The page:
Hey, guys:  If you think exercise is just about pumping iron and getting big traps, six-pack abs and “gun show” biceps, your prostate would like to disagree.

To your prostate, how ripped or shredded you are is not nearly as important as your cardiovascular health.

Now, you may be wondering, why should the prostate even care about cardiovascular exercise?  Here’s a very good reason:  exercise can lower your risk of getting lethal prostate cancer, or of having cancer come back if it’s already been treated.

PCF-funded epidemiologist June M. Chan, Sc.D., a world-renowned expert on lifestyle and cancer, heads a research program at the University of California San Francisco that seeks fixable risk factors for prostate cancer progressionthings in your lifestyle that you can change to lower your odds of dying of prostate cancer.

In previous work, Chan and colleagues were the first to show that vigorous exercise (such as jogging or bicycling) after diagnosis was associated with a reduced risk of prostate cancer death in men with localized disease.   “We observed that three or more hours a week of vigorous activity, as opposed to less than one hour a week, was associated with an approximately 60 percent reduction in the risk of dying of prostate cancer.”  Chan and colleagues observed similar results among 1,455 men in the Cancer of the Prostate Strategic Urologic Research Endeavor (CaPSURE).  These findings suggest that “engaging in relatively vigorous physical activity and/or having higher cardiorespiratory fitness may protect against prostate cancer progression.”

Now, exactly why is this?  That’s what Chan and colleagues are hoping to figure out. “We have a number of studies here at UCSF examining lifestyle and prostate cancer,” she says.  “One trial is for men on Active Surveillance, and our main goal is to look at changes in prostate tissue.” Investigators are comparing prostate biopsy samples taken at diagnosis and again after a 16-week period in which men are randomly assigned either to continue their usual activities or to take part in a personalized exercise program that is designed to increase their cardiopulmonary fitness.  The researchers also are measuring many chemical processes involving circulation and metabolism, looking for specific differences in the two groups.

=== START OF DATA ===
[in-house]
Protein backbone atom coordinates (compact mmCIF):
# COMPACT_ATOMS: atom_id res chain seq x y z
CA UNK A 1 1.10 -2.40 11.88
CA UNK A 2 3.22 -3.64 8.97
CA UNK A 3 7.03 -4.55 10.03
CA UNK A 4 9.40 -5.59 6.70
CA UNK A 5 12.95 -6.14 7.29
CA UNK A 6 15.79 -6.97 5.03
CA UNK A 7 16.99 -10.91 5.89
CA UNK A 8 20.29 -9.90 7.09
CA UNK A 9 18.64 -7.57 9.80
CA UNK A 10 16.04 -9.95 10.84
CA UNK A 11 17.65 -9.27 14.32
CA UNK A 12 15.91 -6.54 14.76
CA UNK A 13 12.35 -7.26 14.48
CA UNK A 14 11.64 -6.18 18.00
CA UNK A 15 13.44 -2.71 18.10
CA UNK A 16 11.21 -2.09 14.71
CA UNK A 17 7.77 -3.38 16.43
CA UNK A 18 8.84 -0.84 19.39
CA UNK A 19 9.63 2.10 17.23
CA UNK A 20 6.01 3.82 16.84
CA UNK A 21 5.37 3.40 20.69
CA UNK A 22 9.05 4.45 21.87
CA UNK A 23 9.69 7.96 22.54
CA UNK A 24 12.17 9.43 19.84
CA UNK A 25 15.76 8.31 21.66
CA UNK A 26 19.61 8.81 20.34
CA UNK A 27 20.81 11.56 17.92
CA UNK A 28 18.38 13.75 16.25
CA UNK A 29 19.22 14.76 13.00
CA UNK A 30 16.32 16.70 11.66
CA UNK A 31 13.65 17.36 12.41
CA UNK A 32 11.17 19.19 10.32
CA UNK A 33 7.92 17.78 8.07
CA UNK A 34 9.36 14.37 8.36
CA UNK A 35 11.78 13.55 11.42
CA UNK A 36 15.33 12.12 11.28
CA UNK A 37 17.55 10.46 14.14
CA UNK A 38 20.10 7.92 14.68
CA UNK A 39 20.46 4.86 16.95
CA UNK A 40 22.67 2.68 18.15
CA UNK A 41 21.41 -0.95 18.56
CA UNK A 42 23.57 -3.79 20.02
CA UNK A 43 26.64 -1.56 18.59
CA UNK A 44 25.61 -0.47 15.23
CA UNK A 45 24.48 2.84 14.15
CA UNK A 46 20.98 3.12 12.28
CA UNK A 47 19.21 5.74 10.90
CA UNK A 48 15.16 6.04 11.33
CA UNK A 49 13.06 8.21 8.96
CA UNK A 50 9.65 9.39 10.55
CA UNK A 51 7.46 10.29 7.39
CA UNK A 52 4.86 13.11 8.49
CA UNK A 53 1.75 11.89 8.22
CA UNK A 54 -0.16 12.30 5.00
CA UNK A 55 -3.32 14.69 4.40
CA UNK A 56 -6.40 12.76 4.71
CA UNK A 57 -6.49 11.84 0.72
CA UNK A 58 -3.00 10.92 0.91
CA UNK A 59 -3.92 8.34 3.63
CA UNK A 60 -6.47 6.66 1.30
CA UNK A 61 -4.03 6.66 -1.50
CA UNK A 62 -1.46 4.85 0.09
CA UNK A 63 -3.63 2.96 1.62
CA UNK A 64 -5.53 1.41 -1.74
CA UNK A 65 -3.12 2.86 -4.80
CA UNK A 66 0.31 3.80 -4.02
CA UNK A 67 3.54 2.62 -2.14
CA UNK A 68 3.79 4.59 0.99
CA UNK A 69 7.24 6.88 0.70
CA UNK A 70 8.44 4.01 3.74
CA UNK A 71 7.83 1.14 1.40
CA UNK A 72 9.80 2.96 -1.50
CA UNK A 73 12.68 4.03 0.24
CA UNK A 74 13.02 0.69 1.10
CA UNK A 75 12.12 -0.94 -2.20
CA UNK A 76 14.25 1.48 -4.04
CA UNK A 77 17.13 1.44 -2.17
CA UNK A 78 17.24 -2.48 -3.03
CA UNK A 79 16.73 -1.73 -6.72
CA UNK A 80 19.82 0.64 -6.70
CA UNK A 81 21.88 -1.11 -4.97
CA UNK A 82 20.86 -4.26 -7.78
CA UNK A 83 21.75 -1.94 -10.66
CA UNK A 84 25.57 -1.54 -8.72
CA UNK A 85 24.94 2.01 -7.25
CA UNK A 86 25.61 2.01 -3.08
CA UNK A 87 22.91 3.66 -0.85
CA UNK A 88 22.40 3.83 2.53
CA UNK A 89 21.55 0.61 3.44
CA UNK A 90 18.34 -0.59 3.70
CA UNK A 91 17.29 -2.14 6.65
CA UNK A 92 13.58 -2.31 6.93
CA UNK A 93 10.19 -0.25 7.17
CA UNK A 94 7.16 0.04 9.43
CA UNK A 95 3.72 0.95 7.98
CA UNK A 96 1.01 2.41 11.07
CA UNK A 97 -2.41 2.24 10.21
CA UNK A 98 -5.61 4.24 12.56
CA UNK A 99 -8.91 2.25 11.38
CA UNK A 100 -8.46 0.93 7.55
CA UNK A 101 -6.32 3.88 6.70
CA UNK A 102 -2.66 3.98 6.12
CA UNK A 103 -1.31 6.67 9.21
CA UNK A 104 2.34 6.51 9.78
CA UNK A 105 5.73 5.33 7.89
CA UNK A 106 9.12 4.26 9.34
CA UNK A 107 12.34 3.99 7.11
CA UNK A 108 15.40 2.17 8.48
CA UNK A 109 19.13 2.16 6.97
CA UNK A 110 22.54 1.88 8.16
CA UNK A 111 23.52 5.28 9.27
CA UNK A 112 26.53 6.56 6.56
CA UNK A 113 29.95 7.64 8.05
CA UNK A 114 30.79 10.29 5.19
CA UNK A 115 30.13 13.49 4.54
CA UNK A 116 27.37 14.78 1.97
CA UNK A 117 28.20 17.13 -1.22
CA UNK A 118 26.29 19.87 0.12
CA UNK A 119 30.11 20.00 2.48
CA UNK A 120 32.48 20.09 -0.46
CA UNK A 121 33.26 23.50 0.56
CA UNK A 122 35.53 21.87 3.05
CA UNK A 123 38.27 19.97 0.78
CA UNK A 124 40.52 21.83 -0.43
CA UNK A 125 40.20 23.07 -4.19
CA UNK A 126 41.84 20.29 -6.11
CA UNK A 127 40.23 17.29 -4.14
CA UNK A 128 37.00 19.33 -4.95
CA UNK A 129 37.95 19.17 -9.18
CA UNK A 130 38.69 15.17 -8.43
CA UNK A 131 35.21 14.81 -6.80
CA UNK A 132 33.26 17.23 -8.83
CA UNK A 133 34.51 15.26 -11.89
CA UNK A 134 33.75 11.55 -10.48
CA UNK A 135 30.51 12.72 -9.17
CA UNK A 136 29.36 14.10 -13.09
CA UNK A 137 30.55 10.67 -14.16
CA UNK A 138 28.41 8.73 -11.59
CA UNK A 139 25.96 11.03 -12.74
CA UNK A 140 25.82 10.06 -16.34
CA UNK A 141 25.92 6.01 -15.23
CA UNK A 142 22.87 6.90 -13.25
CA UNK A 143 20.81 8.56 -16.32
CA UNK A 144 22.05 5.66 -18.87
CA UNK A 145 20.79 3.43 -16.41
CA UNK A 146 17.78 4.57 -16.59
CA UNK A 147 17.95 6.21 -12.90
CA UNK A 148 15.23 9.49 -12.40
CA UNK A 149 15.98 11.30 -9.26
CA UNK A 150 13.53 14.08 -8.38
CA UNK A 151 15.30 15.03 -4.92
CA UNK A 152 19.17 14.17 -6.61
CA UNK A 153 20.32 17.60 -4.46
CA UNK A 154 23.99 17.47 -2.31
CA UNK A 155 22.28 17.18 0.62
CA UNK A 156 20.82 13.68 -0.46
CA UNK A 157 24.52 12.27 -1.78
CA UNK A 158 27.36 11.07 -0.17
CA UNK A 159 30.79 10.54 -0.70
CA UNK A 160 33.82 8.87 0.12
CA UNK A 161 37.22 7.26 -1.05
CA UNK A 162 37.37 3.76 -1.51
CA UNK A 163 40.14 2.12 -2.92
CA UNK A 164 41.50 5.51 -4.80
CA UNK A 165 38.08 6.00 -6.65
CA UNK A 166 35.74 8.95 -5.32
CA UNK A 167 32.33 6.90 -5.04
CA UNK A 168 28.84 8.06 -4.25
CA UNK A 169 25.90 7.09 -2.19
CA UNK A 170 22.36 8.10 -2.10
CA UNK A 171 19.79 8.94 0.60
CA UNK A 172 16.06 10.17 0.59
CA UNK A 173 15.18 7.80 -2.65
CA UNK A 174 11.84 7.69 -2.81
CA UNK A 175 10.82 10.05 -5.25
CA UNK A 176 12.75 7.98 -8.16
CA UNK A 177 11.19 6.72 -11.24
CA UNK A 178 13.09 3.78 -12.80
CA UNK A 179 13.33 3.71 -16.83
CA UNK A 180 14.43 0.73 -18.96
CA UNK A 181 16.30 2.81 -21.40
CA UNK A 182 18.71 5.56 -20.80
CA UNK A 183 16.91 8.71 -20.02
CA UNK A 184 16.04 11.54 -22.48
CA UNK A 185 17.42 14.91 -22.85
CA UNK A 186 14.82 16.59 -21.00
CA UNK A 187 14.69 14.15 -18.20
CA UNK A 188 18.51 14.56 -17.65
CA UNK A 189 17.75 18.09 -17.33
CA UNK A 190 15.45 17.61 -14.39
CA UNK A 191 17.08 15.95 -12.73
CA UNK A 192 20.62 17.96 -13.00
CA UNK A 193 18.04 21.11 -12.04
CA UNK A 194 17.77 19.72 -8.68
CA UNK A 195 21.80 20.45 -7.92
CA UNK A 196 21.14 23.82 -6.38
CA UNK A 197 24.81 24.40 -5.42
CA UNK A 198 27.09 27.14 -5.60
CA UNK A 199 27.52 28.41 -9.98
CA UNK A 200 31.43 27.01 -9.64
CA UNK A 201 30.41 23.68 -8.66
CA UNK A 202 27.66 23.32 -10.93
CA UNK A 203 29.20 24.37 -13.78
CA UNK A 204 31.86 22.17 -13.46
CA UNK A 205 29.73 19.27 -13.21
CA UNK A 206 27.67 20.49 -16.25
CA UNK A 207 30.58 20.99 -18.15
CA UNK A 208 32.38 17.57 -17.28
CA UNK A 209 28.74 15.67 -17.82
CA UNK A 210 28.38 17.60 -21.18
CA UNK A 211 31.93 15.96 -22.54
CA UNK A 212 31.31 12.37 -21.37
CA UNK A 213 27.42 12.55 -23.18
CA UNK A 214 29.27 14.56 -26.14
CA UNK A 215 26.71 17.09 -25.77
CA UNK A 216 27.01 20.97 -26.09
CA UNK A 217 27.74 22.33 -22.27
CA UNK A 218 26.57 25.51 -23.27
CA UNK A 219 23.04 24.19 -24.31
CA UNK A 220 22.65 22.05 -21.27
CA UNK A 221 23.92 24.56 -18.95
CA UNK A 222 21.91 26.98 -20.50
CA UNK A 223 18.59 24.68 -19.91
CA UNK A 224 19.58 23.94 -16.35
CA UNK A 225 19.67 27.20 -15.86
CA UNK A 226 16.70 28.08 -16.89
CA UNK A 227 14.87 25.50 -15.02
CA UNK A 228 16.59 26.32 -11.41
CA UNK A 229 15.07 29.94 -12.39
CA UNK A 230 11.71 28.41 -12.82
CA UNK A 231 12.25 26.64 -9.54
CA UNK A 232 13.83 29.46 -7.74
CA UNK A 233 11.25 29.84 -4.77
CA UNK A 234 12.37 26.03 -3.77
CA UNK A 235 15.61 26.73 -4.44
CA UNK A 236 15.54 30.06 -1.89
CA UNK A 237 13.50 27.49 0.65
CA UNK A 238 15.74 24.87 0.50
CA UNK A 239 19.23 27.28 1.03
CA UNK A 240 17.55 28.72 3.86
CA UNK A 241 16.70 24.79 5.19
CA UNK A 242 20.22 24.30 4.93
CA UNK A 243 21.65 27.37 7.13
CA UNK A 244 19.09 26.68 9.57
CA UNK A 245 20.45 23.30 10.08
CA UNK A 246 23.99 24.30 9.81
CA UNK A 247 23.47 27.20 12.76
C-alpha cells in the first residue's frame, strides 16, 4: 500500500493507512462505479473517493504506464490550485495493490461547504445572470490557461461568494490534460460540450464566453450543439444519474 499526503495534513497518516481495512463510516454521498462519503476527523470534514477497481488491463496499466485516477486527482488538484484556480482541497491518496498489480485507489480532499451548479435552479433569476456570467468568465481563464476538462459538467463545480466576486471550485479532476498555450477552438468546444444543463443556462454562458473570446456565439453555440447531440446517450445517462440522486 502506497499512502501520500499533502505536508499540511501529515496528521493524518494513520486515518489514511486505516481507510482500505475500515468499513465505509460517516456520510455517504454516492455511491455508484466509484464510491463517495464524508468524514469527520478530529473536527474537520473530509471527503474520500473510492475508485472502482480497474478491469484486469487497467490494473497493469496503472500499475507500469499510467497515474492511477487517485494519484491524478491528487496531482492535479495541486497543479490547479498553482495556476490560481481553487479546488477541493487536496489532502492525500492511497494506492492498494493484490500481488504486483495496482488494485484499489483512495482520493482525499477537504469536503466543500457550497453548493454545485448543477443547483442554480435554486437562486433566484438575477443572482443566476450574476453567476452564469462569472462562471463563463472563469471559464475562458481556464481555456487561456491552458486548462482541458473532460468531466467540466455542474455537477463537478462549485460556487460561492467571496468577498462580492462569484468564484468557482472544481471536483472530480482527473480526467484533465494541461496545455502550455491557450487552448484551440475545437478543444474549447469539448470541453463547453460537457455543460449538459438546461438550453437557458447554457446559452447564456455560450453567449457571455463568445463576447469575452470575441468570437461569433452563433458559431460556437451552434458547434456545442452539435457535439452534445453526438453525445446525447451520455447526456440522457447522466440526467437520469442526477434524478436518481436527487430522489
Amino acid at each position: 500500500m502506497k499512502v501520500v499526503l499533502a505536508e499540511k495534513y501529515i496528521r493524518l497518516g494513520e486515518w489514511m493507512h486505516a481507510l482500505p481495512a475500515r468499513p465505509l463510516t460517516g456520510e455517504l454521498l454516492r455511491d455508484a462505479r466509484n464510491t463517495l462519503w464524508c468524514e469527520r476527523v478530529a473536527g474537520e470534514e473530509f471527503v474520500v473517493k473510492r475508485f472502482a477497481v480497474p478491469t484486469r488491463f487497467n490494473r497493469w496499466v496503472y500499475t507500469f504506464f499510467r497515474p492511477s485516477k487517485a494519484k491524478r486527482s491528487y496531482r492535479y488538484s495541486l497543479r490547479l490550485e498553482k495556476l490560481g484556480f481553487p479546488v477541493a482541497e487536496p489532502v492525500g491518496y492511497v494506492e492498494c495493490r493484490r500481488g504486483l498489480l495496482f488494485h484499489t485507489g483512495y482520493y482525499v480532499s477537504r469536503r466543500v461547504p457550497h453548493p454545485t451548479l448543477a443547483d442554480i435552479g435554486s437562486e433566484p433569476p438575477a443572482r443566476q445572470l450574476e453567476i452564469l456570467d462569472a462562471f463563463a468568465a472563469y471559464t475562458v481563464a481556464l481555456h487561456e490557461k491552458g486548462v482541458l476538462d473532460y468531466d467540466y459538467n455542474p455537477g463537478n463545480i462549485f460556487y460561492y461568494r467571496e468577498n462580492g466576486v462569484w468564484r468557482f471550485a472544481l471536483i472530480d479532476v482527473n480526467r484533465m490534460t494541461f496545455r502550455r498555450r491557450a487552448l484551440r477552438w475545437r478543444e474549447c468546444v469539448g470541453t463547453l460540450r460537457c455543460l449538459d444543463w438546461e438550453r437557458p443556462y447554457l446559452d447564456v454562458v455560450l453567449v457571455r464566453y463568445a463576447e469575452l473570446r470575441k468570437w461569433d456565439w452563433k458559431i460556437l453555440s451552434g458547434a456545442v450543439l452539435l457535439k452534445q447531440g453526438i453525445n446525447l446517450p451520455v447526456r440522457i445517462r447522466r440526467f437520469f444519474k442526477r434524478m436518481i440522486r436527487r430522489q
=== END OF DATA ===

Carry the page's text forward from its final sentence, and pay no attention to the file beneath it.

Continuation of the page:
In this study, Chan is not as interested in studying the men who are already exercising a lot.  “We anticipated that the biggest benefits would be observed in individuals who are relatively sedentary and who adopt moderate exercise.  If men are already highly fit, they’re probably already exercising several hours a week, and we thought it would be harder to ask them to do more or spend more time, so that we could observe a relative change in fitness,” she says.  “Our main goal is to increase the fitness levels gradually through a walking program in men who are at low to intermediate levels of fitness at the beginning of the study.”

The idea here is that even moderate exercise can help lower the risk of lethal prostate cancer.  We’re talking about the kind of exercise that almost everyone can do.  It is “purposely scaled to be relative to someone’s baseline fitness, and we are choosing men who are low- to moderate-fit,” Chan notes.  Men in this study start out just by walking, and then walking faster, and then escalating – literally – to walking uphill.  “Technically, the definitions of low, moderate, and vigorous correspond to actual heart rate cutoffs that we apply, using baseline data collected through a cardiopulmonary exercise test, where we take them to their ‘max’ under supervised conditions.”  This allows the researchers to custom-tailor heart rate goals “that correspond to working out at a certain percentage of their max capacity.”

The men aren’t going flat-out, like someone in a high-intensity workout.  They’re just doing a little more than they could, and after they get used to that, they do a little bit more – slowly building up their fitness.